Surfactant molecules can self-assemble into various morphologies under proper combinations of ionic strength, temperature, and flow conditions. At equilibrium, wormlike micelles can transition from entangled to branched and multiconnected structures with increasing salt concentration. Under certain flow conditions, micellar structural transitions follow different trajectories. In this work, we consider the flow of two semidilute wormlike micellar solutions through microposts, focusing on their microstructural and rheological evolutions. Both solutions contain cetyltrimethylammonium bromide and sodium salicylate. One is weakly viscoelastic and shear thickening, whereas the other is strongly viscoelastic and shear thinning. When subjected to strain rates of ∼103 s-1 and strains of ∼103, we observe the formation of a stable flow-induced structured phase (FISP), with entangled, branched, and multiconnected micellar bundles, as evidenced by electron microscopy. The high stretching and flow alignment in the microposts enhance the flexibility and lower the bending modulus of the wormlike micelles. As flexible micelles flow through the microposts, it becomes energetically favorable to minimize the number of end caps while concurrently promoting the formation of cross-links. The presence of spatial confinement and extensional flow also enhances entropic fluctuations, lowering the energy barrier between states, thus increasing transition frequencies between states and enabling FISP formation. Whereas the rheological properties (zero-shear viscosity, plateau modulus, and stress relaxation time) of the shear-thickening precursor are smaller than those of the FISP, those of the shear-thinning precursor are several times larger than those of the FISP. This rheological property variation stems from differences in the structural evolution from the precursor to the FISP.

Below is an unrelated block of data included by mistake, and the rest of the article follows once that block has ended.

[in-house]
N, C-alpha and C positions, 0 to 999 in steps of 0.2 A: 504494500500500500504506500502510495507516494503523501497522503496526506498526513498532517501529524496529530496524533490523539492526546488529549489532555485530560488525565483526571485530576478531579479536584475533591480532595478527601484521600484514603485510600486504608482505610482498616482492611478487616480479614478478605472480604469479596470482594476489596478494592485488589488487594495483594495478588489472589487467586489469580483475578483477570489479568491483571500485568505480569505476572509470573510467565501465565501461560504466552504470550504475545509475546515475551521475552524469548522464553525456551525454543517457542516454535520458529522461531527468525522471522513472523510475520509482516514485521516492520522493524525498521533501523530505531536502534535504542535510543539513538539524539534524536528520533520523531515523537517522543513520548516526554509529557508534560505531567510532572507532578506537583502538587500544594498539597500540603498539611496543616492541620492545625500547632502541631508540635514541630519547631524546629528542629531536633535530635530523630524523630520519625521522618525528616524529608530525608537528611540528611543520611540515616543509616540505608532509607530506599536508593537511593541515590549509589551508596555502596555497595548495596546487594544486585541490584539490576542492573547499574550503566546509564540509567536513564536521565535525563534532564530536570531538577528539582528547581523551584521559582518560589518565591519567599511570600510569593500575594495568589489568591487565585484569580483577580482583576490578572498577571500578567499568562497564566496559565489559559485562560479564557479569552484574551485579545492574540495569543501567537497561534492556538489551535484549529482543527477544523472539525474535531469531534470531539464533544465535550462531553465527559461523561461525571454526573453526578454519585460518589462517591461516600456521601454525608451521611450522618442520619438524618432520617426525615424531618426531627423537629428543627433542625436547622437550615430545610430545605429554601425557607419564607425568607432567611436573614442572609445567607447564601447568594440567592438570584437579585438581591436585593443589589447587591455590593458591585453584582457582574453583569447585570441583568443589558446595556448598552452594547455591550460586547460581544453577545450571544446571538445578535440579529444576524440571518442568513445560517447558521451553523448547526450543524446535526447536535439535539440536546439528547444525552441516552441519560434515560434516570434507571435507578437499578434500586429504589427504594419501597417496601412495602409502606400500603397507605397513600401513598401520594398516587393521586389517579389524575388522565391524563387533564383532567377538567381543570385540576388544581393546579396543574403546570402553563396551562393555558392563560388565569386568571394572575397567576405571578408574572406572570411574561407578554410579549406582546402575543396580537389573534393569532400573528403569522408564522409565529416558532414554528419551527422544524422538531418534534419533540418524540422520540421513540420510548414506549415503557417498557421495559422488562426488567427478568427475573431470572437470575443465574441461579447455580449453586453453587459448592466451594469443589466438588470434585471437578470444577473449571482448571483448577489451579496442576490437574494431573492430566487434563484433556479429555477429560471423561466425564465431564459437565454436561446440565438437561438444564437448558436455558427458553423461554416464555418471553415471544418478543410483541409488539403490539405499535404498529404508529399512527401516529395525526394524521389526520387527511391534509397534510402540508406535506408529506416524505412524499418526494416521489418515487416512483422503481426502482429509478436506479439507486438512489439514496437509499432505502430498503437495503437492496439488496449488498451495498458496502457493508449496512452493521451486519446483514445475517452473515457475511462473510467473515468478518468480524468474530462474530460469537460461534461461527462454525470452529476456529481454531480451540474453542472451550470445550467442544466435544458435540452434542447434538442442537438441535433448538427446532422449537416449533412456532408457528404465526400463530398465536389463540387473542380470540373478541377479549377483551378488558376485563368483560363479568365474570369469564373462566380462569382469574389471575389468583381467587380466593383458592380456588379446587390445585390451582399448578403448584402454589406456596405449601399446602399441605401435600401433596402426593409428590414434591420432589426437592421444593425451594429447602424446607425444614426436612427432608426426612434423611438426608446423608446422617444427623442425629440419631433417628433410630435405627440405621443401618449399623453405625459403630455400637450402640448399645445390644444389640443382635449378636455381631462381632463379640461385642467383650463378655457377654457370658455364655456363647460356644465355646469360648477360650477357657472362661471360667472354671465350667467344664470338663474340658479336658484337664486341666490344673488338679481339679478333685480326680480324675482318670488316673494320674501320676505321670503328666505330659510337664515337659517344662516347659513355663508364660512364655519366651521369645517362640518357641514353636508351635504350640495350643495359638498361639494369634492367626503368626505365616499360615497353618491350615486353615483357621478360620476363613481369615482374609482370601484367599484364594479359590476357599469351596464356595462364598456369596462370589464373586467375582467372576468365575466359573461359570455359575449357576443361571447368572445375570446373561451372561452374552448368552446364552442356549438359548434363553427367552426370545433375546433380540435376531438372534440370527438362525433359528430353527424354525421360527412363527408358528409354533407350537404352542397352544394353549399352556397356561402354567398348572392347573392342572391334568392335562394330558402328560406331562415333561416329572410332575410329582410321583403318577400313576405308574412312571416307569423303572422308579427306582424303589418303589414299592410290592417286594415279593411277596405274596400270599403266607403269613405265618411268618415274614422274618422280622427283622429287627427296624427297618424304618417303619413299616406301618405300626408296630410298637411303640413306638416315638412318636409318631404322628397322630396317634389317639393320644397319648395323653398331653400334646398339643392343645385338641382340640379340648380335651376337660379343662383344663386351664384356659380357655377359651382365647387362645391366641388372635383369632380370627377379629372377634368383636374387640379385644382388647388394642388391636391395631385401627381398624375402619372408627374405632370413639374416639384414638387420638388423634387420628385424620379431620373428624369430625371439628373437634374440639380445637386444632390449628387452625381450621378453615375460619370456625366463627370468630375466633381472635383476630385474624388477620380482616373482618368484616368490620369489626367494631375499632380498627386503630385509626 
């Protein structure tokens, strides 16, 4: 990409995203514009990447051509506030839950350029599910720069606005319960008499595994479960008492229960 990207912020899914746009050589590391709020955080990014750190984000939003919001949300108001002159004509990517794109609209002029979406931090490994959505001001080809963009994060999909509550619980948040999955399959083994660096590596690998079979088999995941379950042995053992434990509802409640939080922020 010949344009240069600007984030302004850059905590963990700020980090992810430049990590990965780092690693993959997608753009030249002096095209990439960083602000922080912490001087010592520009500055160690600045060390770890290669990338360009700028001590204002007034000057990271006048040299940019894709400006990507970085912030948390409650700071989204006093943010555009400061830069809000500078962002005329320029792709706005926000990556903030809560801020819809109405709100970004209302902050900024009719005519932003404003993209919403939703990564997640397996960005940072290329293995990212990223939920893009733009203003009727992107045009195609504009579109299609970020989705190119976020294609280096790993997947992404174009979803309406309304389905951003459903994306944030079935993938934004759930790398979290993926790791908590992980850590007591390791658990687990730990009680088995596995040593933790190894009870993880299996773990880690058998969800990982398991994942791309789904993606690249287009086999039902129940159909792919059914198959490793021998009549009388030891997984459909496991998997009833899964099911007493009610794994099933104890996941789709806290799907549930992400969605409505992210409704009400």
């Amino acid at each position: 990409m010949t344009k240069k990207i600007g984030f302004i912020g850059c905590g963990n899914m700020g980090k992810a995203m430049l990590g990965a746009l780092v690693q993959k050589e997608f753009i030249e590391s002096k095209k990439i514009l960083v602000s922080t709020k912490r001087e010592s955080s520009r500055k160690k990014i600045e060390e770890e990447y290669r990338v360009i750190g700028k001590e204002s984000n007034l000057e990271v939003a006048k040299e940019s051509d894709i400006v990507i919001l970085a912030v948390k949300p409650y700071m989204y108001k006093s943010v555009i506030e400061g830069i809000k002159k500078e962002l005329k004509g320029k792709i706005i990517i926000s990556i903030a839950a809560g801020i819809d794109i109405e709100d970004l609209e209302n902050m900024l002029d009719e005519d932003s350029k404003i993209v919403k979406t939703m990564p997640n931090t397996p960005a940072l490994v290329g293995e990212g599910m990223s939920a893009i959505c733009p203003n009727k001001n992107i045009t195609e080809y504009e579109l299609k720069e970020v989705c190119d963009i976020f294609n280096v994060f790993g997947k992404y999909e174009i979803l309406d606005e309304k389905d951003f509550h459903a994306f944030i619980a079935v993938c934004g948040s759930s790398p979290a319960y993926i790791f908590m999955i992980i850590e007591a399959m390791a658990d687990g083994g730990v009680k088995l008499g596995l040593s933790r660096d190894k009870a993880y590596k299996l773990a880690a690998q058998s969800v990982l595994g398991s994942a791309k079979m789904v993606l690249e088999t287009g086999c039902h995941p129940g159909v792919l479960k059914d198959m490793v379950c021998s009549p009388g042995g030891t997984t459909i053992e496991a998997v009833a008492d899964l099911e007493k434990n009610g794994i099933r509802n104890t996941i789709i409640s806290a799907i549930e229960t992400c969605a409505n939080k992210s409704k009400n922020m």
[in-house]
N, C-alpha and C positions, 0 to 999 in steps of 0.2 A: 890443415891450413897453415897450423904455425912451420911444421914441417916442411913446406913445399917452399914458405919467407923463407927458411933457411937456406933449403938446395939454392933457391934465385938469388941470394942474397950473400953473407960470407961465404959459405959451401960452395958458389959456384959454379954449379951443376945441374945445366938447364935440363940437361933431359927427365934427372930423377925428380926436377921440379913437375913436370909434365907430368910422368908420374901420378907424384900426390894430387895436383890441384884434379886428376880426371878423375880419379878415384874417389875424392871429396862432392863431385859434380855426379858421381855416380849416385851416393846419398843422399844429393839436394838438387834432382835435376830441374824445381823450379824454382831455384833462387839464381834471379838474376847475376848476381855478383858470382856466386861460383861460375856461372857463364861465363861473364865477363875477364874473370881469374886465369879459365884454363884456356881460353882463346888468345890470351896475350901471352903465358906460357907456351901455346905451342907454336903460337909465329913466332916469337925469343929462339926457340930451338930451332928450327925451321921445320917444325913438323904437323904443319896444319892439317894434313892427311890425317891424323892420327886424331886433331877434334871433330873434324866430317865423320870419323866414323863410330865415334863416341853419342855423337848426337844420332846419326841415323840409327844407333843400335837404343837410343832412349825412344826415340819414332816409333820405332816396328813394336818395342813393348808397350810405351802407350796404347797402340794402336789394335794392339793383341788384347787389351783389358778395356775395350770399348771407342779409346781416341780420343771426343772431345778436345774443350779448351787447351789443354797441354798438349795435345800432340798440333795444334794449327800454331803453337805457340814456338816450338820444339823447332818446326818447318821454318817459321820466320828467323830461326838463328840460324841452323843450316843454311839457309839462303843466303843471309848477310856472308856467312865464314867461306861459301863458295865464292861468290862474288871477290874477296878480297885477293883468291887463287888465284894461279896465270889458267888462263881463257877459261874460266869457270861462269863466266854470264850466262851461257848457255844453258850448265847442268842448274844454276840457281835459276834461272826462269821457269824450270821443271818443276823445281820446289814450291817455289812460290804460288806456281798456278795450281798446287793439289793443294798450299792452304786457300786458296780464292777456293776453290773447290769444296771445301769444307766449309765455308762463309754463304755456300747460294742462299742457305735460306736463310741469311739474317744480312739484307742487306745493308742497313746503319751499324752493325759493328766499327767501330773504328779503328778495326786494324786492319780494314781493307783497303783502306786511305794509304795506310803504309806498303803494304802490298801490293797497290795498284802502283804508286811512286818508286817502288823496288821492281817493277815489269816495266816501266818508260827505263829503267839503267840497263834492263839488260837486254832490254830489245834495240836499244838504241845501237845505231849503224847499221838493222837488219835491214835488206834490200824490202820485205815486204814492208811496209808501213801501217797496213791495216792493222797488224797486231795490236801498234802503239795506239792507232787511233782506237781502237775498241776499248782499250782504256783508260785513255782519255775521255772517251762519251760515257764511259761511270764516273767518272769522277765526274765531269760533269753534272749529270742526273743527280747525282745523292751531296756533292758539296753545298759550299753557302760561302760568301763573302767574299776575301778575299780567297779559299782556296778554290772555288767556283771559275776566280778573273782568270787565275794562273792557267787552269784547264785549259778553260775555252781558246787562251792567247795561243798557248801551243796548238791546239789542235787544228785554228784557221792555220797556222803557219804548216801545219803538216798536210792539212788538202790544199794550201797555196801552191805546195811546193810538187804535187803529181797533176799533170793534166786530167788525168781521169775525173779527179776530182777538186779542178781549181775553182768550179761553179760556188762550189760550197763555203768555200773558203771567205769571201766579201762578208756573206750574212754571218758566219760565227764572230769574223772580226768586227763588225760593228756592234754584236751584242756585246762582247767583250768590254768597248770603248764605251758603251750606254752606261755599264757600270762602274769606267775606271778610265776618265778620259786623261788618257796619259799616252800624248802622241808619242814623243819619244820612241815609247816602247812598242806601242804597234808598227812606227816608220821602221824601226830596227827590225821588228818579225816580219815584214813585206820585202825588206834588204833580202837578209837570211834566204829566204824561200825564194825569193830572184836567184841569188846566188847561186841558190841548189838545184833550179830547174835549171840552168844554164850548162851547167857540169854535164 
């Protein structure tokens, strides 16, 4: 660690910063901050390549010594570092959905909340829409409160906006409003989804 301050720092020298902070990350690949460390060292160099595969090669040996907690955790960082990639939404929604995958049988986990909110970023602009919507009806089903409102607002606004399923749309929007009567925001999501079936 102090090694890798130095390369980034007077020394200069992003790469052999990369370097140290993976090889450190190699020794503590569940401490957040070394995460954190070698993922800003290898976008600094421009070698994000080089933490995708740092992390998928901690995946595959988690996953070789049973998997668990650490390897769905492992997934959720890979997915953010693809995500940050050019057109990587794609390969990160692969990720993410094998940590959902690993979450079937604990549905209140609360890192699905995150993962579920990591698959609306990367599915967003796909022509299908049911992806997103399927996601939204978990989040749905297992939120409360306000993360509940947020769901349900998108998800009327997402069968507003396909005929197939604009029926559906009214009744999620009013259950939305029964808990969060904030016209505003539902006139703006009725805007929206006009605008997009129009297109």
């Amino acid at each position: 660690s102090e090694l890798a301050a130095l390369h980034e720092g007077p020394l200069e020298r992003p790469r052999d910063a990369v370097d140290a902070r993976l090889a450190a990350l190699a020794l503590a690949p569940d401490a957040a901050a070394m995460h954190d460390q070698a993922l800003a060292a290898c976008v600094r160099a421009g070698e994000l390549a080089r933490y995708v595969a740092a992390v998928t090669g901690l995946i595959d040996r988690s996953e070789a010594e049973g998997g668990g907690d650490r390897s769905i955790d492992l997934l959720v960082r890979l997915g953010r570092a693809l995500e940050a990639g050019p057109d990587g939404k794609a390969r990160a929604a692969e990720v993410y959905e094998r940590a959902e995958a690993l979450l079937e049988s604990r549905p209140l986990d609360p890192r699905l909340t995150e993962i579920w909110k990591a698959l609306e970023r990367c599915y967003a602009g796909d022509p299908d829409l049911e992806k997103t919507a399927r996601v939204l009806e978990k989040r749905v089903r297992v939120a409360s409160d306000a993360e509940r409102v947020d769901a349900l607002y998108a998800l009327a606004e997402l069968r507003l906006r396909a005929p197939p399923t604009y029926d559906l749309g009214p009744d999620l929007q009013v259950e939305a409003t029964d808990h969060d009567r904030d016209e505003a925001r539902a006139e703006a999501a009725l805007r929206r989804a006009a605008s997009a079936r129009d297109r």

|Original language||English (US)|
|Journal||Proceedings of the National Academy of Sciences of the United States of America|
|State||Published - Apr 30 2013|
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